Stephany Yupe, Sociology, BMC ’24

When I was scrolling down through the array of photos taken the day of the Southern Philadelphia trip my initial thought was that all the images translated a sense of belongingness. The photograph I choose came at the culmination of the panel of speakers that shared their migratory experiences and their entrepreneur journeys with our Mexican American communities class. The panel of speakers was perhaps the most touching moment for me throughout the entire experience, as it symbolized a form of storytelling that was reminiscent of the Latino community that I was raised in and expanded on the emotional ties that root migrants to cities like Philadelphia. I believe that hearing firsthand the struggles and resilience of the speakers when they spoke about their years building up their businesses and their activism in the community was much more impactful than hearing their voices translated into texts.

Although the history of the migratory circulation of the U.S Mexican border is important
in the context of understanding the pull factors that have created alienation for Mexican
migrants, the stories of cultural reconstruction and resilience from the people themselves spoke to me on a much deeper level. As I sat there listening to moments of pain in which one of the fathers expressed his grief, at not being able to see his children for years, it pained me to feel the separation of not just a border but of accessibility in the lives crafted for immigrants in the United States.

However his stories of not letting barriers interfere with his life in Philadelphia and
creating a ratio station with awareness to the string of Mexican business in the area was
inspiring. The relationship that all the speakers had with one another reminded me of the family bonding that was mentioned in Mujeres Luchadoras in which these imagined communities, of migrants, find home in similar experiences of food, culture, and organization. The collective experiences shared resonated with feelings of displacement I’ve felt in a campus that does entirely understand what it means to either come from immigrant families or share emotions of othering. These experiences more than validate my own, helped me reflect on the diversity of what it meant to migrate, and the efforts to share collectivity even when each circumstance might be different.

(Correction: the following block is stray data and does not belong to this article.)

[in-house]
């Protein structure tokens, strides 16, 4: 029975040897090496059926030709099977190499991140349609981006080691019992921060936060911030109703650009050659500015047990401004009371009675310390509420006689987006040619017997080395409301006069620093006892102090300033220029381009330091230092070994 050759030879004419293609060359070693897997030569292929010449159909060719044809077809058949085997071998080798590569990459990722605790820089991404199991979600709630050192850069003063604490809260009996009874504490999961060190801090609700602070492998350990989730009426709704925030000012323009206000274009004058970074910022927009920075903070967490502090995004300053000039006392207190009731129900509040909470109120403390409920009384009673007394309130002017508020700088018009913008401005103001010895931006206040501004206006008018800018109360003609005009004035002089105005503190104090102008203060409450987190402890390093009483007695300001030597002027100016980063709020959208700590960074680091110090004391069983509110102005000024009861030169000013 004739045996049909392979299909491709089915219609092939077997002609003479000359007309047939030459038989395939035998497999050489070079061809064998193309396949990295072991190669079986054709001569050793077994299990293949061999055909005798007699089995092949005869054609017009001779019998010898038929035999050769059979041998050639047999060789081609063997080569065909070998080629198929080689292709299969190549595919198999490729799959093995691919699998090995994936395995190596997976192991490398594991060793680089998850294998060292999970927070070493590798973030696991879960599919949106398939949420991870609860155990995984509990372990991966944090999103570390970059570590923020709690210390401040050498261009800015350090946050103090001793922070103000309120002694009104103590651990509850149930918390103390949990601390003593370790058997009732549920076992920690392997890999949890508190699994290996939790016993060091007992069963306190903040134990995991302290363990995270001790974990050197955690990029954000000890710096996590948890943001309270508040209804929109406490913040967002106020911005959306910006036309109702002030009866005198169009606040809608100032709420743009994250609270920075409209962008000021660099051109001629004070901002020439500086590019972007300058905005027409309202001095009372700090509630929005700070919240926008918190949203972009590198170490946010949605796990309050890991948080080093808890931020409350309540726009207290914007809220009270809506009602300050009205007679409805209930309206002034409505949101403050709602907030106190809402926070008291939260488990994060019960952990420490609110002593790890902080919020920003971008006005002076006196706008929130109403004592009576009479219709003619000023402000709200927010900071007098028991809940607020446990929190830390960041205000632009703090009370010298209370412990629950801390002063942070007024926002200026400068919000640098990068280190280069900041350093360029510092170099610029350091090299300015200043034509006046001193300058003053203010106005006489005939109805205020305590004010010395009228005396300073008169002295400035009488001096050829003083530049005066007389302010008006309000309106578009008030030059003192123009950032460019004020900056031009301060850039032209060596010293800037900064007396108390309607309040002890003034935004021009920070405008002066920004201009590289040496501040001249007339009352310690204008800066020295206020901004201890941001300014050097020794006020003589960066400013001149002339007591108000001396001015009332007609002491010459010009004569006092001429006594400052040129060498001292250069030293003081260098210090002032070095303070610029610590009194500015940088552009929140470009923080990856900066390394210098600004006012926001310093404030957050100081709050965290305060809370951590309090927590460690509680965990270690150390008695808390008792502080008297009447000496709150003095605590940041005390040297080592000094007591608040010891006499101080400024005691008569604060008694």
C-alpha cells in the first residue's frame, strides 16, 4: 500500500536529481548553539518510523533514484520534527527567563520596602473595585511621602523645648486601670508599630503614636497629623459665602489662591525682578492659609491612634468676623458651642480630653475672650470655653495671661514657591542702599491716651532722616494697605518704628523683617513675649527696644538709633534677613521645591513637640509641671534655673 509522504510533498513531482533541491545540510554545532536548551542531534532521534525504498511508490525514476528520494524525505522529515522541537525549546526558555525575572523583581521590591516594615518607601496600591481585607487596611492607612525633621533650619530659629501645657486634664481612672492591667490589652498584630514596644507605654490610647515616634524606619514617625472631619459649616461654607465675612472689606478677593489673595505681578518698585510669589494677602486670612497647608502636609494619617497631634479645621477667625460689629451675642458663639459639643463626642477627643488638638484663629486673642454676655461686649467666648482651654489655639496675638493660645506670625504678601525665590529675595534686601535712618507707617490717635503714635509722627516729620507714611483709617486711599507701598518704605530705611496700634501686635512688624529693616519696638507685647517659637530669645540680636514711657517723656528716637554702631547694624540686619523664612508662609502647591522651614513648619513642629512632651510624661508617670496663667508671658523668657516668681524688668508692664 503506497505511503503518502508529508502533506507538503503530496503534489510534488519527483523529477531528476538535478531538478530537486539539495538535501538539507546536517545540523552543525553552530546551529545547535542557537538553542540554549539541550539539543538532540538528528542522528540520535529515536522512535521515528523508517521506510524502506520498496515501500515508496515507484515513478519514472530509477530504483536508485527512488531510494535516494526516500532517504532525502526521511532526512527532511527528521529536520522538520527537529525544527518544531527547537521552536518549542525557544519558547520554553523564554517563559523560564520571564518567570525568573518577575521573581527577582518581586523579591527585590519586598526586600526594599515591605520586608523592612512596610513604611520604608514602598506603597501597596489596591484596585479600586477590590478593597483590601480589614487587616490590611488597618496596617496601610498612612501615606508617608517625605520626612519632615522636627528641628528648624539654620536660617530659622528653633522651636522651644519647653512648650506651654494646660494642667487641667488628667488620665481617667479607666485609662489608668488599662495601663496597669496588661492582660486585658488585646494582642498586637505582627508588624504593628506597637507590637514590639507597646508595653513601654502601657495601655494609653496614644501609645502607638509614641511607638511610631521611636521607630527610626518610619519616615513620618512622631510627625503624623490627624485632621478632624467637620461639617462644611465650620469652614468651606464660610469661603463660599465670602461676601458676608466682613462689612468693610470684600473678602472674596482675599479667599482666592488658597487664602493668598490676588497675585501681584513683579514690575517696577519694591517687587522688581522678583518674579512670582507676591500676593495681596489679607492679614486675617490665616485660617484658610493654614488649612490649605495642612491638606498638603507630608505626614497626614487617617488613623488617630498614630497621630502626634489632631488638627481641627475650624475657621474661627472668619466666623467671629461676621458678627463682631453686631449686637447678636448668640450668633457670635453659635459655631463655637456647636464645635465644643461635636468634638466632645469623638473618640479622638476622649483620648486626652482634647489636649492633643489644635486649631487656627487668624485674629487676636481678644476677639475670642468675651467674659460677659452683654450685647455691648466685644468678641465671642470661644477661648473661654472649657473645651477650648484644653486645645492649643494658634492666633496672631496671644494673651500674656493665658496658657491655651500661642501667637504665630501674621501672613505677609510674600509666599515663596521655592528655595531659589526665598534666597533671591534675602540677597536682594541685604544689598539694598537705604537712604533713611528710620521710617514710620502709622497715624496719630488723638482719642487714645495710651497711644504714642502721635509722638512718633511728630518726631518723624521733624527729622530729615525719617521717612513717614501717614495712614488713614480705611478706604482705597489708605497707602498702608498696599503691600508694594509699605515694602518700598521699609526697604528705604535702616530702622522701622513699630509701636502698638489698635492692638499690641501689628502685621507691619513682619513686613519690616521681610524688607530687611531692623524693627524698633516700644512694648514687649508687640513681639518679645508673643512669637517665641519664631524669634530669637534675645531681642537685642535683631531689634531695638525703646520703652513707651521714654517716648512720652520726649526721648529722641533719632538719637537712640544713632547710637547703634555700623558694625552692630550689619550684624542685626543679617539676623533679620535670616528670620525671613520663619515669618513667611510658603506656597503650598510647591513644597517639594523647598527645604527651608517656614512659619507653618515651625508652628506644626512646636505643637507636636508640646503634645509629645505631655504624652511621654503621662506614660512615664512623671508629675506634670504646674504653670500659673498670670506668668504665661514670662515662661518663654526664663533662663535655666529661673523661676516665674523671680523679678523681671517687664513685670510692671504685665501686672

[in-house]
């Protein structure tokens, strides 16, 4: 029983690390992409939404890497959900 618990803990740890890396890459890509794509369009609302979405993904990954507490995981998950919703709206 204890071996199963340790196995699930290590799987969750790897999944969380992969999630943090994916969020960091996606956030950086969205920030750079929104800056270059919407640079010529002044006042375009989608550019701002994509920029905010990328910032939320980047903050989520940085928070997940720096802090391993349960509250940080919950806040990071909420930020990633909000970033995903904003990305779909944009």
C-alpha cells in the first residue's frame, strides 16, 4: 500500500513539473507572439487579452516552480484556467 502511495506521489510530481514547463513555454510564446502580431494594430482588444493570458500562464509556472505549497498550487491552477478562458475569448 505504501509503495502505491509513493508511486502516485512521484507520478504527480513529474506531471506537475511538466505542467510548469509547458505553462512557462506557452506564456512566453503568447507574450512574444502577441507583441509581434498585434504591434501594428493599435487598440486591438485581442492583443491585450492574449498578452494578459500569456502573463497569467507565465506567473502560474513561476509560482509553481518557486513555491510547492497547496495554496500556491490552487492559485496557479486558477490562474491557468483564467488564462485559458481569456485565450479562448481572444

In retrospect, I choose this particular group photo after hearing the stories of the speakers
including the story of Alma the restaurant owner who after years of being denied the chance of
purchasing her own business opened her place in the middle of a pandemic. These stories to me signified one of the final themes we have been learning about which is that of migrant resilience and agency a narrative that does not get spoken about enough. In most narratives of migrants, there is a constant need to show them as people who have been victimized by this system, which in many ways is true but it leaves out the coming together of migrants to resist the dehumanization of the system.

The group photo shown above was my interpretation of togetherness and crafting belonging in a space that most of us can resonate with. The presence of the speakers in the photo reminds me of the generational learning and traditions that are passed down to our generation and how we become conscious of continuing what our own families started. Ultimately the trip, including the parade and the altar had me reflect a good deal on why I choose to pursue sociology, to better understand perspectives that aren’t always exclusively my own, and to engage in those experiences no matter how close or new they might feel.

One thought on “Stephany Yupe, Sociology, BMC ’24

  1. Kate Fernandez

    I appreciated your honesty in this response. Thank you for sharing the connections and perspective that you felt during these experiences. Your quote “feel the separation of not just a border but of accessibility in the lives crafted for immigrants in the United States” really made me reflect – thank you for sharing.

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